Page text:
Although I am Lebanese, I was born in the United States, so I am pulled in two directions when it comes to the problems of the Midde East. I know so many sweet and kind Americans that it is difficult to reconcile these people with what I read in so many Middle Eastern publications that blame America for all their problems. That is simply not the case. We Middle Easterners need to get our own houses in order and quit blaming the world for our self-made problems. As far as this author and the books she writes, I have read all of the Sasson books other than THE RAPE OF KUWAIT, which I cannot find. Although I could not eat or sleep until I finished each of the books -- once started -- I was most taken with Ester's Child. It is an intriguing look into the lives of Palestinians and into the lives of Israelis. Perhaps this is because that conflict is the reason my own family had to flee the area because of the horrific civil war in my beloved country. Jean Sasson's book on that topic makes one think about the individuals that we are taught to hate. Most people in the world can do little with their governments, but we can connect with individuals. After Ester's Child, I loved the PRINCESS books the most, and then MAYADA. Although MAYADA was a beautifully written book, all that horror endured by the women in prison made me so sad that I spent most of the time weeping. I agree with Jessica that the author Sasson is obviously a genius to pull the reader in to such a degree that one feels one is actually living the life of the person being written about. This is very unusual and no one tells a story better than this author as it becomes completely personal. I have not yet read the last book mentioned about the Kurds but I will do so within the week and report back my thoughts to the poster named Anna.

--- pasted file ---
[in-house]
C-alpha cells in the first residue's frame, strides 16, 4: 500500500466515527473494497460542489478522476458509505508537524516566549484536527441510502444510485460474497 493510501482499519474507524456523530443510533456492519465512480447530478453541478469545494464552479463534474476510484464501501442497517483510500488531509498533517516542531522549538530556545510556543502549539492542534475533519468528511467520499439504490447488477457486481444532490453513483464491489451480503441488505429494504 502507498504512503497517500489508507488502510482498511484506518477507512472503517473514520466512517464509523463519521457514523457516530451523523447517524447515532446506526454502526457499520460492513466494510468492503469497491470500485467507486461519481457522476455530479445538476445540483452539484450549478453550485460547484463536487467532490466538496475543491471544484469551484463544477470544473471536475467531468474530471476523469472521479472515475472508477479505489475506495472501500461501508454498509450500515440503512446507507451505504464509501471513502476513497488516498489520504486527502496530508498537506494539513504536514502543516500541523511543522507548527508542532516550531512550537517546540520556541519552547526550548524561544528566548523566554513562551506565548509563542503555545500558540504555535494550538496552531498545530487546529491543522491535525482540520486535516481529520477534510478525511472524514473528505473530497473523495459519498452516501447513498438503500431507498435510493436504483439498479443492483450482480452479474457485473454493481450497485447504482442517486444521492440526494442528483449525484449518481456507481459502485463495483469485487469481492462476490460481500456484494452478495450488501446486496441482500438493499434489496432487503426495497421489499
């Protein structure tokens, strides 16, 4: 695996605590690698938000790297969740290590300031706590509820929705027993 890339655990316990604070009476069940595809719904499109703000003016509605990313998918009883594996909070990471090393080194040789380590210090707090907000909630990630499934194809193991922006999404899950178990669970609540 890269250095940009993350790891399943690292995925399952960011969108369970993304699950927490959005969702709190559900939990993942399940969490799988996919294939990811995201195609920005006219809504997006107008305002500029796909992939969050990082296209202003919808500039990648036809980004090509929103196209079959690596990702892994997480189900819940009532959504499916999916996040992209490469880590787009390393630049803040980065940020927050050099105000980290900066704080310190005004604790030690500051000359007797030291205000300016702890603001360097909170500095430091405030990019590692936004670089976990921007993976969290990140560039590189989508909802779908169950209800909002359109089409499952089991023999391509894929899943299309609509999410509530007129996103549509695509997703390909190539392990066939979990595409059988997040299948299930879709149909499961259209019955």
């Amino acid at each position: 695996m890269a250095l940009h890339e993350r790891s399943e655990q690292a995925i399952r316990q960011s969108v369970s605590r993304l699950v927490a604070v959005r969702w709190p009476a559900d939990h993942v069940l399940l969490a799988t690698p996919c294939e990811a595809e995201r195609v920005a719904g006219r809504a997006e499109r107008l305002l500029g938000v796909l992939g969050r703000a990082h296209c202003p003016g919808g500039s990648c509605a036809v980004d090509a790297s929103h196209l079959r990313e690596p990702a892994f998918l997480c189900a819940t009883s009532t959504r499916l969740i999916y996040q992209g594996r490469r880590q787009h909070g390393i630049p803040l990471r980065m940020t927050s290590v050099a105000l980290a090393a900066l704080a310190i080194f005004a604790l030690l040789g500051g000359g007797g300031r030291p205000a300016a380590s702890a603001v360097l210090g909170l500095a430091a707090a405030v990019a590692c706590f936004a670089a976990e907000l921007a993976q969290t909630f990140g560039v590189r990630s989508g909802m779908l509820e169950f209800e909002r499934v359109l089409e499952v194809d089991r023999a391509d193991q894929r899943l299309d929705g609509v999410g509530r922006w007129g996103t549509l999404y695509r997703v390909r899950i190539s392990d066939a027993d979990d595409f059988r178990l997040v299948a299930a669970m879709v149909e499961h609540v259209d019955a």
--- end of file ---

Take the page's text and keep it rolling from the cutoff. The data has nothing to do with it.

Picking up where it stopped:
posts on 7/9/2007 9:51:53 AM
I just discovered this discussion board and I am glad I did as Jean Sasson is one of my favorite authors. I just finished reading her latest book about the Kurdish woman (LOVE IN A TORN LAND) and to answer Anna's question, I thought it was outstanding, just like Mrs. Sasson's other books. In each of the books she seems to know how to tell the story perfectly to draw the reader in. With the PRINCESS books, I shared the anger of the princess over the plight of women in Saudi Arabia. With the book on MAYADA ALASKARI I felt the fear and the sorrow of Mayada and the other women wrongly imprisoned. With this latest book, I felt the youthful love and hope of a young girl who lived to endure the terror of being targeted by her own government. So I for one believe that the author writes perfectly for each of her heroines, presenting the heroine and the story line in a manner that makes the reader feel whatever it was that the heroine was going through. If this is not genius writing, then I don't know what what is. I recommend all of this author's books as it is an experience one will not soon forget and the heroines will stay with the reader for a very long time. Thank you for asking the question Anna as it made me think about this aspect of this particular author and made me appreciate her, and her writing, even more. She has a hand of beauty when it comes to description that pulls the reader right into the story. Thank you, Jessica
posts on 7/5/2007 9:04:40 PM
Has anybody read Jean's new book yet? Does anyone have a comment, how they found the book, the writing and so on?
Just curious. Anna
posts on 7/5/2007 5:04:10 PM
Jeannette - Have you ever been to Jordan? How long has your husband lived outside of it? Did you discuss these things before you got married? Does he refuse to talk about the honor killings because he is ashamed/embarassed, or because he doesn't want to put negative ideas in your head? Having absolutely NO knowledge of your situation, I would NOT go to Jordan. I would not want to visit any country that denied me essential liberties. It's just not worth the risk.